Teams allows administrators to create a “Team,” which is a group set up for a common purpose that users can join – such as your employees. Within the Team, administrators can create separate channels which allow team members to communicate without the use of email or group texting. You can have separate channels, for example, one for all employees and one for firm management. Channels can be set up as Standard or Private. Private channels are only accessible to the Private Channel members and should be used when creating a channel around specific team roles or for attorneys working on an individual legal matter. All users of the Team can view the contents of a Standard channel, which can be used to post updates to company events, news, meetings, or policies for all employees to see – like a “Wiki.”
Virtual meetings can be scheduled or created ad hoc. Users of a channel can see that a meeting is in progress and join. There is also a plugin for Microsoft Outlook that can be used to invite others into a Teams meeting. Video conferencing is provided by the software and supports the ability for users to call (via their computer) into the meeting, rather than having to join through the Teams app. Inbound calls via telephone are limited and require additional licensing costs. Users who don’t already have Teams installed have the option to join through their internet browser as well.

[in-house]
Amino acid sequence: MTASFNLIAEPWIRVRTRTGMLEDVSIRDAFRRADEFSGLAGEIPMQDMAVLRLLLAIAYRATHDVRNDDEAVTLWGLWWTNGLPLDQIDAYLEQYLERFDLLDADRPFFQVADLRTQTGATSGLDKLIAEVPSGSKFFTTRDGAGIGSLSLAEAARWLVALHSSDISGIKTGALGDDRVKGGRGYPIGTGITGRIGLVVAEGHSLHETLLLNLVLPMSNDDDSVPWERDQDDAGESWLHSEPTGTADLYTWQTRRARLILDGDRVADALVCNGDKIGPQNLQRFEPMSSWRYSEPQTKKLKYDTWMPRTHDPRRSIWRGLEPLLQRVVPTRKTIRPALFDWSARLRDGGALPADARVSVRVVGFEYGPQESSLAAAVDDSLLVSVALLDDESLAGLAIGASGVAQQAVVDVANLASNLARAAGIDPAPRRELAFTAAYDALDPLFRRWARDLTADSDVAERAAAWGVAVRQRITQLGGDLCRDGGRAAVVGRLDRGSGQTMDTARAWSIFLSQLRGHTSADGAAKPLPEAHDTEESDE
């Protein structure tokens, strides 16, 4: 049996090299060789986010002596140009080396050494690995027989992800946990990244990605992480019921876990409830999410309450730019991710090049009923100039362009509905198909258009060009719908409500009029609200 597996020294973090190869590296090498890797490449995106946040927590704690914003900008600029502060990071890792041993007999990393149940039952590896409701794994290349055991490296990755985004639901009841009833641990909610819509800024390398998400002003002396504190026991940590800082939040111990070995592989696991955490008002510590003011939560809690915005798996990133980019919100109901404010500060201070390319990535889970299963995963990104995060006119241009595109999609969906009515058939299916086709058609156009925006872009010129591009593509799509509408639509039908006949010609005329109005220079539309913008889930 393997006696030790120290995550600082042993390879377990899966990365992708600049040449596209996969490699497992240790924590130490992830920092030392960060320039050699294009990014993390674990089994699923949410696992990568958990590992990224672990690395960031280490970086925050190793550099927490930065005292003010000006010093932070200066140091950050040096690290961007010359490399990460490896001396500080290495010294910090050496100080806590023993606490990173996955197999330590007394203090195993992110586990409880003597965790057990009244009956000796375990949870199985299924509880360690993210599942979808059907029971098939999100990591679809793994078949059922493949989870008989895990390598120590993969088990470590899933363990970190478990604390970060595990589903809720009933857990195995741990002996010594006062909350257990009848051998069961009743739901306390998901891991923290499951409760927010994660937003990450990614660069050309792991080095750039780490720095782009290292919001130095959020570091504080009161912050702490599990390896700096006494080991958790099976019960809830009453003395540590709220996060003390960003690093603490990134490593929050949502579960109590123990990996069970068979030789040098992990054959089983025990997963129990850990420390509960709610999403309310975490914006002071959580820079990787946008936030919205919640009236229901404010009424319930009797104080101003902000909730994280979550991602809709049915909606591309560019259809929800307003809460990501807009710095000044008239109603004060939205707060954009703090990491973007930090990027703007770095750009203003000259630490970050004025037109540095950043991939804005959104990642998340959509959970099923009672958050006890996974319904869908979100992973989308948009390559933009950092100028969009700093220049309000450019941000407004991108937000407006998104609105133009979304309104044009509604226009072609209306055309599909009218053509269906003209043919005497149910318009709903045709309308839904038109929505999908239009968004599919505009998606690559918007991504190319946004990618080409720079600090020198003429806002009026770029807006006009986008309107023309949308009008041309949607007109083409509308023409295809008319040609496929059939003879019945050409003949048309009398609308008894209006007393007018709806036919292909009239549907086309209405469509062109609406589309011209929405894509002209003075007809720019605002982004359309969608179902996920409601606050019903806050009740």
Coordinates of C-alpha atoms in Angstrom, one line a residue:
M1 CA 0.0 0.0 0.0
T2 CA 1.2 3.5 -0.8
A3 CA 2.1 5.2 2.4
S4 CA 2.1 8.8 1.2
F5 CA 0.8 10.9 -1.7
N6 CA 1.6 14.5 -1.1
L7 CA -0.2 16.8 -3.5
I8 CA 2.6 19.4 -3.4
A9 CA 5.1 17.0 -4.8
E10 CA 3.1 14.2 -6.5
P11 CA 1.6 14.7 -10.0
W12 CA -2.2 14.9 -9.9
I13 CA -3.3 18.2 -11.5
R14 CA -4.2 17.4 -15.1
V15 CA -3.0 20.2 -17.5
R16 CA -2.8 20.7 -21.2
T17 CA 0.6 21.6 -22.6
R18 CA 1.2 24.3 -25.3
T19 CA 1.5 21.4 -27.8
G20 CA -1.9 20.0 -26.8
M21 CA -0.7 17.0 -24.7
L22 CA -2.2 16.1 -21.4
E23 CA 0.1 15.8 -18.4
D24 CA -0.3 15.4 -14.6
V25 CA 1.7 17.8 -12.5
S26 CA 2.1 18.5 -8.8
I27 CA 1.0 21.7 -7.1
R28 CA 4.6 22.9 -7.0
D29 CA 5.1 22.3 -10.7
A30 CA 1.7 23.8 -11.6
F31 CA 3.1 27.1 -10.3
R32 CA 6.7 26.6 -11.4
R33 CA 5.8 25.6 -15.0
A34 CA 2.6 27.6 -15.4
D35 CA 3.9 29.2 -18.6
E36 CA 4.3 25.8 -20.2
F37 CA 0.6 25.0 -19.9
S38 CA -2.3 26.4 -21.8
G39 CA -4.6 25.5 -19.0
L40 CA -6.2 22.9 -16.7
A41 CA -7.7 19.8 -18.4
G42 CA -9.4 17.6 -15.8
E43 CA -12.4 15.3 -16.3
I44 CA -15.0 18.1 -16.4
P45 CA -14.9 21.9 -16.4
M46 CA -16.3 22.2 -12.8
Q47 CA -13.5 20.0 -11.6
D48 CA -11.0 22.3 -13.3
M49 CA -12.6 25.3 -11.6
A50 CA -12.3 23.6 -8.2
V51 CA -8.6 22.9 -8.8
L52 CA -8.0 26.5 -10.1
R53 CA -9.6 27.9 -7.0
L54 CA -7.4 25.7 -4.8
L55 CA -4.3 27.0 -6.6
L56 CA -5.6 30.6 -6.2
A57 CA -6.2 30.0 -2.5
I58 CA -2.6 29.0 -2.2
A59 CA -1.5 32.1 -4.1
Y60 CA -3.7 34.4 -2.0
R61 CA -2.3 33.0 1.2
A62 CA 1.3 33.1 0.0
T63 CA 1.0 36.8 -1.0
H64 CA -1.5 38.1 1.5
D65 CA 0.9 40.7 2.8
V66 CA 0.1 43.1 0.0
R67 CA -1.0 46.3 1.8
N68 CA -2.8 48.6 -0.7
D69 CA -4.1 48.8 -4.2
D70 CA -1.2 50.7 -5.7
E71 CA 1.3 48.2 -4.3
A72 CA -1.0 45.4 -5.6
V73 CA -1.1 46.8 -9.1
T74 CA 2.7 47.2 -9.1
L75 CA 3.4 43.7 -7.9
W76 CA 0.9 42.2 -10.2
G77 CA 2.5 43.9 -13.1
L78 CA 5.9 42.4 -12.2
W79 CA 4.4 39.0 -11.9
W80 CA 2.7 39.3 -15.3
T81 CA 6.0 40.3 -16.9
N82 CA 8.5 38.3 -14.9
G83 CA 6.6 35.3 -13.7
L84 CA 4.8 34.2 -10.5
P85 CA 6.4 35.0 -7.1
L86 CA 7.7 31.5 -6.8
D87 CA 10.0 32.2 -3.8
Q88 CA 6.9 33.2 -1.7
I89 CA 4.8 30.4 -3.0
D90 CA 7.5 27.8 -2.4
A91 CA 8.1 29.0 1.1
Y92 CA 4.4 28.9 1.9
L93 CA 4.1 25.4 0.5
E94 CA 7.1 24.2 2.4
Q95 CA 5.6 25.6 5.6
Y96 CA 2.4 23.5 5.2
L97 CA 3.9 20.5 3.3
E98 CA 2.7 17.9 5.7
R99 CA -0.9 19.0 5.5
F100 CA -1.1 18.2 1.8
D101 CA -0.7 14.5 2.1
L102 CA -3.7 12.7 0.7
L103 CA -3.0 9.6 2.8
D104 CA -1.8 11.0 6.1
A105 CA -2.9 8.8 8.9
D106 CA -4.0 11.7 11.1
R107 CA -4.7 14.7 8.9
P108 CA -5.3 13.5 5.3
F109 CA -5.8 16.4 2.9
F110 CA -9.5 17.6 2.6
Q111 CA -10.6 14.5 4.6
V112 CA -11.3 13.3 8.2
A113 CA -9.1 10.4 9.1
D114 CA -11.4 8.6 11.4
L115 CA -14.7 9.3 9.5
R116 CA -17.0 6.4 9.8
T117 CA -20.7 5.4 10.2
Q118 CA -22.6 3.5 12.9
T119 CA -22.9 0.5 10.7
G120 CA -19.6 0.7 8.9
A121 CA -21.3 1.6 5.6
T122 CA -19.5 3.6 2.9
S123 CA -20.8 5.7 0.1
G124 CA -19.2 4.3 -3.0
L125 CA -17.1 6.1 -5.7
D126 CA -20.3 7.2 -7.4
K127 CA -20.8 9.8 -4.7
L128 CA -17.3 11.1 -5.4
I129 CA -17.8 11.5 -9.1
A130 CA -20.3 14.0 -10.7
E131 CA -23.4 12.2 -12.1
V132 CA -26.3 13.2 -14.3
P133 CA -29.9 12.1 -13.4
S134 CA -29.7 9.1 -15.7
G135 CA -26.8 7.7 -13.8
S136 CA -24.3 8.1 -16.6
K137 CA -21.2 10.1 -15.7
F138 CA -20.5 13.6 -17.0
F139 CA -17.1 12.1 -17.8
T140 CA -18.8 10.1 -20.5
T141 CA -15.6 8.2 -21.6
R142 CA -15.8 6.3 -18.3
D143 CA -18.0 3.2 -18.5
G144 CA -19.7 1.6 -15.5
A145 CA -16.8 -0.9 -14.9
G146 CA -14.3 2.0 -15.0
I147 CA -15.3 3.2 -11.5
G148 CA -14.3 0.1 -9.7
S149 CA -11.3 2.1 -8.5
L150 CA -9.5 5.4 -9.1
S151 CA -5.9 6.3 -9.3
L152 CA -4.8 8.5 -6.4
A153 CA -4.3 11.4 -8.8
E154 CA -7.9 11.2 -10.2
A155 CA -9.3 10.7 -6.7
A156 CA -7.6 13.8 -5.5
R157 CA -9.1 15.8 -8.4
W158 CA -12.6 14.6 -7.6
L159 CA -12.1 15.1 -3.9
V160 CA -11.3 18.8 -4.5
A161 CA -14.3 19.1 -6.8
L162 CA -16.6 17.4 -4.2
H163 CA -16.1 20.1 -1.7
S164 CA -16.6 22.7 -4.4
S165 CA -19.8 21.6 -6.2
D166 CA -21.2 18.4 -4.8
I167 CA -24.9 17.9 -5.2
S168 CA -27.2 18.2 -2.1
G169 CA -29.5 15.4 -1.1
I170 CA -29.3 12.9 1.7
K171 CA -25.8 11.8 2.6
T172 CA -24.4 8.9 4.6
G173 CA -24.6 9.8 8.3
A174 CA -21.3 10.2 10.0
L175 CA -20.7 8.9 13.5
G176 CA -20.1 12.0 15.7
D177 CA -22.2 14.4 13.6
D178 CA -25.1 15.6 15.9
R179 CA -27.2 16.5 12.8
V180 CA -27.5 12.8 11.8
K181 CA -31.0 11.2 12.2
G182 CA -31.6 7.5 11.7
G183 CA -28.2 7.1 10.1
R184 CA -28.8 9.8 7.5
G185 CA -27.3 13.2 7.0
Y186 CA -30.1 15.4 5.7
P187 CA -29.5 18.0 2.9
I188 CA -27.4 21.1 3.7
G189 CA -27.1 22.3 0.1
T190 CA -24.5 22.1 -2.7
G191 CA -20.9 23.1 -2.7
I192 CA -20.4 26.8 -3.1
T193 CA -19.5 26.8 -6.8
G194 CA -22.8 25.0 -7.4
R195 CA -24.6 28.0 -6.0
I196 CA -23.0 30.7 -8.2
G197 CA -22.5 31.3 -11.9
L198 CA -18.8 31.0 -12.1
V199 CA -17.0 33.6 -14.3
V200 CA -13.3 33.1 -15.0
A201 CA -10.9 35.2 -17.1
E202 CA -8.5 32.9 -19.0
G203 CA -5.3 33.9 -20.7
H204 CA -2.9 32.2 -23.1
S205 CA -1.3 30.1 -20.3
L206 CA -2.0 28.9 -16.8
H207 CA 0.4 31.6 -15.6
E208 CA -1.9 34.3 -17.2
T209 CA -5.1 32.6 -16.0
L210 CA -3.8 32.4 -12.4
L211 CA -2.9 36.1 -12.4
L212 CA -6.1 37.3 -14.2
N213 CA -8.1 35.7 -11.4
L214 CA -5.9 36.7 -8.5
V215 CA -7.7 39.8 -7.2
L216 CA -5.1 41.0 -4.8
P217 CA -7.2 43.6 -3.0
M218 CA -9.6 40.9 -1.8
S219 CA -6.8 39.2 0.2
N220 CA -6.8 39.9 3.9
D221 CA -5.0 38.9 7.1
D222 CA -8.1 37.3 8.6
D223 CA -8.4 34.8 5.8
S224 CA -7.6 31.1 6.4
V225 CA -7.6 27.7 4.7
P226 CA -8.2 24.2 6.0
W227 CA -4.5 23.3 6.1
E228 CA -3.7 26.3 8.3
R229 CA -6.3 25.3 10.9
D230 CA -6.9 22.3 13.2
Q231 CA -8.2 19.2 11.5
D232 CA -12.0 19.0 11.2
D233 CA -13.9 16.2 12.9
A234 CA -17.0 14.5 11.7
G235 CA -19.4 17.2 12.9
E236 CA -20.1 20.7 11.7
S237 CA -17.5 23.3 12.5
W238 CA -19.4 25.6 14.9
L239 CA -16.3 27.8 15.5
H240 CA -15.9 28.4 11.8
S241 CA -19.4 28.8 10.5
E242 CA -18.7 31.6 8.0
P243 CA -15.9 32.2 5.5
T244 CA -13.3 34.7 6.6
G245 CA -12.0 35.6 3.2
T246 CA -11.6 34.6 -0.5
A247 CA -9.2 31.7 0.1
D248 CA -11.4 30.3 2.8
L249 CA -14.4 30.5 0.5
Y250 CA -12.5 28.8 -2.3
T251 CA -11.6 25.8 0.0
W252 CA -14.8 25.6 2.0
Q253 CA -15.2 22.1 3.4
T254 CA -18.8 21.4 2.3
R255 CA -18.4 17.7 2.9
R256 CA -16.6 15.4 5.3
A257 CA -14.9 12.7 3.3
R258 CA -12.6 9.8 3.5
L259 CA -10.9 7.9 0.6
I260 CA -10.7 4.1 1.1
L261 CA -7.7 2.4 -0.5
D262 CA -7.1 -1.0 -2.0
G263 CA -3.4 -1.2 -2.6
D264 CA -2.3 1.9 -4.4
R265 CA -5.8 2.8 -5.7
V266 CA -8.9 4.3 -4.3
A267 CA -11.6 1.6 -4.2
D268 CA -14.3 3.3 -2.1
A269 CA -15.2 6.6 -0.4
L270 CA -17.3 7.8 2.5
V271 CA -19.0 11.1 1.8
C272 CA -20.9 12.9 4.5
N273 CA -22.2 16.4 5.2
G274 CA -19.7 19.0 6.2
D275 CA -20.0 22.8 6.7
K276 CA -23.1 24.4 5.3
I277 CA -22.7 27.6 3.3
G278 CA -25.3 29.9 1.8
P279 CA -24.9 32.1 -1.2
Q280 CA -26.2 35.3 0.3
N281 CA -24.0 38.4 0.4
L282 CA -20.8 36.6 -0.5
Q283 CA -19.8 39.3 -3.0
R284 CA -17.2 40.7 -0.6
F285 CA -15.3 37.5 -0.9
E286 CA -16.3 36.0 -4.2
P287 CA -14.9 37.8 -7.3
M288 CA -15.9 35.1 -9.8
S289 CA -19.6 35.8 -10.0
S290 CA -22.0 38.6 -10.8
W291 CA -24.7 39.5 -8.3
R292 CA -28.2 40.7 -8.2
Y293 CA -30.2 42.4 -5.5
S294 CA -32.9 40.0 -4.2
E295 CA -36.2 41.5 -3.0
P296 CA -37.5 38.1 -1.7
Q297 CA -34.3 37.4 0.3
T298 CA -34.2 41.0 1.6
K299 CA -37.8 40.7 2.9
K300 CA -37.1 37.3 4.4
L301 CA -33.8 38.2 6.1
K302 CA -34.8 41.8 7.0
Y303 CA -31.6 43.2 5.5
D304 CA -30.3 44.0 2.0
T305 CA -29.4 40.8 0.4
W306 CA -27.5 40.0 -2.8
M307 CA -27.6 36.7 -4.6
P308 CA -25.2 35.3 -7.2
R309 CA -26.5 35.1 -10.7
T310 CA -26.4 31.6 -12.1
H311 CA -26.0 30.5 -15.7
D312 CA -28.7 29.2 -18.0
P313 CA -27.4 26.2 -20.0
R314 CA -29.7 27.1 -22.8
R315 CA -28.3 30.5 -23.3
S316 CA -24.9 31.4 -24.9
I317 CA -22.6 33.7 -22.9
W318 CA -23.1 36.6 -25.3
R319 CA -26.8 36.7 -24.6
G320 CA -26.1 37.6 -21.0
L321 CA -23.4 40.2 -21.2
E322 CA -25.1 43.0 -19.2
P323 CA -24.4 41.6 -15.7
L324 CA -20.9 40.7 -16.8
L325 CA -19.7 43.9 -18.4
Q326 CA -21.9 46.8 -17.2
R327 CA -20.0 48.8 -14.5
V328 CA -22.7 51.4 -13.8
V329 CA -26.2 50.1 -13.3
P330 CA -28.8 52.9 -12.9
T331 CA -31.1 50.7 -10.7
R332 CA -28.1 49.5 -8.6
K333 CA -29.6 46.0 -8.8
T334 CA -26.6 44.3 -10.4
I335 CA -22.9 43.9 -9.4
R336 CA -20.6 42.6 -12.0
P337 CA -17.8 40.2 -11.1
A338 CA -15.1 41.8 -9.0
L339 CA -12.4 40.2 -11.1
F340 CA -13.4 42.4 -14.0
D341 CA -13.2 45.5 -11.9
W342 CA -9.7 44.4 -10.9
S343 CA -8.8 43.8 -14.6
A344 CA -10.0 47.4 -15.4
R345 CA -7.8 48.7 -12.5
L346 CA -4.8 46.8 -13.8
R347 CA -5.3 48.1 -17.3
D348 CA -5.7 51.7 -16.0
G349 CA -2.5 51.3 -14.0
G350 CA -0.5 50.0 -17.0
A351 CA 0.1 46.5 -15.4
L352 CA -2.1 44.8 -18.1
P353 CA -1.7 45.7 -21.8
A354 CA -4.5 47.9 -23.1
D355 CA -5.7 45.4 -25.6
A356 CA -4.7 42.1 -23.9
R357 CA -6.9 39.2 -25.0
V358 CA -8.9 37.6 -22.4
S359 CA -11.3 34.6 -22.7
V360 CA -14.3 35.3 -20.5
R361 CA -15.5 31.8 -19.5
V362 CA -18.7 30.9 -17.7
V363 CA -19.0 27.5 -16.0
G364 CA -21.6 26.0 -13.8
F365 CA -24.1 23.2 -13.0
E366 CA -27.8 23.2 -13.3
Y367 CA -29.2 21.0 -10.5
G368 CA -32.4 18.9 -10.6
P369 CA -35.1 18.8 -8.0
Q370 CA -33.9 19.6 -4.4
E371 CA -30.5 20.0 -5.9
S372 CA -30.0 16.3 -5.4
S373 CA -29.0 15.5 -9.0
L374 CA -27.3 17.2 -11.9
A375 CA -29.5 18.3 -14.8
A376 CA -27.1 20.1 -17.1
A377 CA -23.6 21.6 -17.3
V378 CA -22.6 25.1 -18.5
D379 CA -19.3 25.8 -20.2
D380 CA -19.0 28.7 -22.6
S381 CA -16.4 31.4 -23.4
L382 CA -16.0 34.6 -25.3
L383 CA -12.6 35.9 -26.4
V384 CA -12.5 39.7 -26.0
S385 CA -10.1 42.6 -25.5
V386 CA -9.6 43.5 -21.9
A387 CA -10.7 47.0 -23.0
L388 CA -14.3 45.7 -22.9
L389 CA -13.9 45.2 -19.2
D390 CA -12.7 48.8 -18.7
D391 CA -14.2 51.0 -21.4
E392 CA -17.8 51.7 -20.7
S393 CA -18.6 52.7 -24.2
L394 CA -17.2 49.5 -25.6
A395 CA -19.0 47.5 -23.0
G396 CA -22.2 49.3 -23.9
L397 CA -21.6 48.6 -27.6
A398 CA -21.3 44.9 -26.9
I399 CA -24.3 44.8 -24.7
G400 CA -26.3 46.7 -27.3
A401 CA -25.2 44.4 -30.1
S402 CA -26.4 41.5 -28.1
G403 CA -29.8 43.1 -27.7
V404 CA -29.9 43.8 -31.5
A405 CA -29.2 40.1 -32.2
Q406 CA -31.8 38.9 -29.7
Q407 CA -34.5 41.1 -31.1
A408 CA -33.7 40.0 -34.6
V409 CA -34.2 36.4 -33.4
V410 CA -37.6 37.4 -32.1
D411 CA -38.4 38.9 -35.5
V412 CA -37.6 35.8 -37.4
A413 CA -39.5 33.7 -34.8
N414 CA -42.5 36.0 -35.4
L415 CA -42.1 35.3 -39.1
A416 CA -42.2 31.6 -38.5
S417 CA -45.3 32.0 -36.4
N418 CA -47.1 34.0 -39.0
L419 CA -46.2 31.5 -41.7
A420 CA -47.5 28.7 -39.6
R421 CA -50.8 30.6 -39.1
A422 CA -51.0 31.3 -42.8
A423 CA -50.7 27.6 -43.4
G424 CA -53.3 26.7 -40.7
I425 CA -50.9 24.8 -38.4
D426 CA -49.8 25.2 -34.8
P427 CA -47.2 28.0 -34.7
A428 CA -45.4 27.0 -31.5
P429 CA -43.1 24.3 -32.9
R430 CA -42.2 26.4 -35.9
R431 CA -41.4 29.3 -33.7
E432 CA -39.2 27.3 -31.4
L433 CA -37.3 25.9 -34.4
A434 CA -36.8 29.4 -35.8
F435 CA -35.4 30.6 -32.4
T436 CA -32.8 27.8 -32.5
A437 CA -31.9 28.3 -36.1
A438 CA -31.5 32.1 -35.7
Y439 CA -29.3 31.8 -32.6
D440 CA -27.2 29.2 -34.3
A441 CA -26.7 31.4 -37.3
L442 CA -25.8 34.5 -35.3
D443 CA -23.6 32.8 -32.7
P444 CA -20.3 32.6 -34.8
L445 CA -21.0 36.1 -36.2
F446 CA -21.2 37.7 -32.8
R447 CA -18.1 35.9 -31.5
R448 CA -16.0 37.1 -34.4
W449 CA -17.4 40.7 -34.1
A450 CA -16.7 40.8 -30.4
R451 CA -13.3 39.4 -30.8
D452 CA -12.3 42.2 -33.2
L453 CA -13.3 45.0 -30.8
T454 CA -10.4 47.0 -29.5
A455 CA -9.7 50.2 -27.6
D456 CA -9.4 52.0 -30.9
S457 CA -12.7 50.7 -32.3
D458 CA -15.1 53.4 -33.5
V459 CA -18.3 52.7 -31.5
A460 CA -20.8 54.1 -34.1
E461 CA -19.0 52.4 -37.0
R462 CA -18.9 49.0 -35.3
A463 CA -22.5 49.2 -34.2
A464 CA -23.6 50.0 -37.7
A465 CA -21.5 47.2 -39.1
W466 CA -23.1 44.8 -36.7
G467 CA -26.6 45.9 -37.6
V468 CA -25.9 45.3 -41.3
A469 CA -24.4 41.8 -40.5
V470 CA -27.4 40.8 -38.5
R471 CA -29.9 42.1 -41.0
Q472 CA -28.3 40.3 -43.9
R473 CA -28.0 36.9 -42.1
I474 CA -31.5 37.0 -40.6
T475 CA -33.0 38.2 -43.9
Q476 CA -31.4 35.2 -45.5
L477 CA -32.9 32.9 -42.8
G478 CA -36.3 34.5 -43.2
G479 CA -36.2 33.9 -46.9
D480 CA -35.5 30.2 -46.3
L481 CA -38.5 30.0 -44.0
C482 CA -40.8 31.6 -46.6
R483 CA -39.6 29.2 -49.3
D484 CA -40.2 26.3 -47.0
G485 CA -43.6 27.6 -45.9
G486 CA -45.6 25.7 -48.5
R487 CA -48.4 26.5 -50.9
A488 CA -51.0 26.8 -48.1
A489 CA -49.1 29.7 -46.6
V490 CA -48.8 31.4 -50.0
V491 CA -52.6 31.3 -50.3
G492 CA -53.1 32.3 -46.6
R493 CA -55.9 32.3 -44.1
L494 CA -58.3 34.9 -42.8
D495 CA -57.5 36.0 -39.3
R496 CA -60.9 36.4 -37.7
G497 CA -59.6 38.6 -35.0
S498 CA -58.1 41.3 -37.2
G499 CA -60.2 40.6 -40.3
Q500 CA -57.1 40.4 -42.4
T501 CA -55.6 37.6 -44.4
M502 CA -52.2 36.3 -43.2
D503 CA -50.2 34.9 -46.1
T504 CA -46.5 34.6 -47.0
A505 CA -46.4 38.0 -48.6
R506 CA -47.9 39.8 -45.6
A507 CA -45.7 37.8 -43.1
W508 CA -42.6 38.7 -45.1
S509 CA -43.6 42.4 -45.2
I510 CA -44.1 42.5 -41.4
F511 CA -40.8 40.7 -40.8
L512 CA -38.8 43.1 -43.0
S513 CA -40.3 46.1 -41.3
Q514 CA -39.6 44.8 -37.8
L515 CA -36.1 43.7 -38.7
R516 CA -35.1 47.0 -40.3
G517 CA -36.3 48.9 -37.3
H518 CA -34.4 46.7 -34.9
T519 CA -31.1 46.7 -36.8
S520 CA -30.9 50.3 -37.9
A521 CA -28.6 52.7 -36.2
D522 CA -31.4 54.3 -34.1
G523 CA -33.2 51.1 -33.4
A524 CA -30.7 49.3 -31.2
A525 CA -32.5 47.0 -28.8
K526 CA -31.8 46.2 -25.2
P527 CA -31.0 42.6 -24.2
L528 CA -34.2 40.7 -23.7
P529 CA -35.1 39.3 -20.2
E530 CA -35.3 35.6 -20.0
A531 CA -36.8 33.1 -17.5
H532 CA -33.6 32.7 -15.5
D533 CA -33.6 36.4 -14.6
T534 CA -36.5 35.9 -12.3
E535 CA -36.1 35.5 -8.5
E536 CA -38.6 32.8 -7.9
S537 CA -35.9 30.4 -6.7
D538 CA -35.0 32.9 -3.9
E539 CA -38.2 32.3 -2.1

Admins can add company branding to a meeting, including the meeting waiting room or lobby. The lobby is where you can stage participants before joining the actual meeting. The host has granular control to allow specific individuals to enter the meeting from the lobby. Teams now supports live captions improving accessibility for all users.
Like Zoom, Teams allows users of a meeting to share their screen as well as use the Whiteboard, providing the ability to write, draw or sketch on the Whiteboard collaboratively. Teams allows users to view up to 49 participants on the screen at once. For those users that get distracted easily, you soon will be able to hide your video feed during calls and, conversely, can also pin it up to the screen.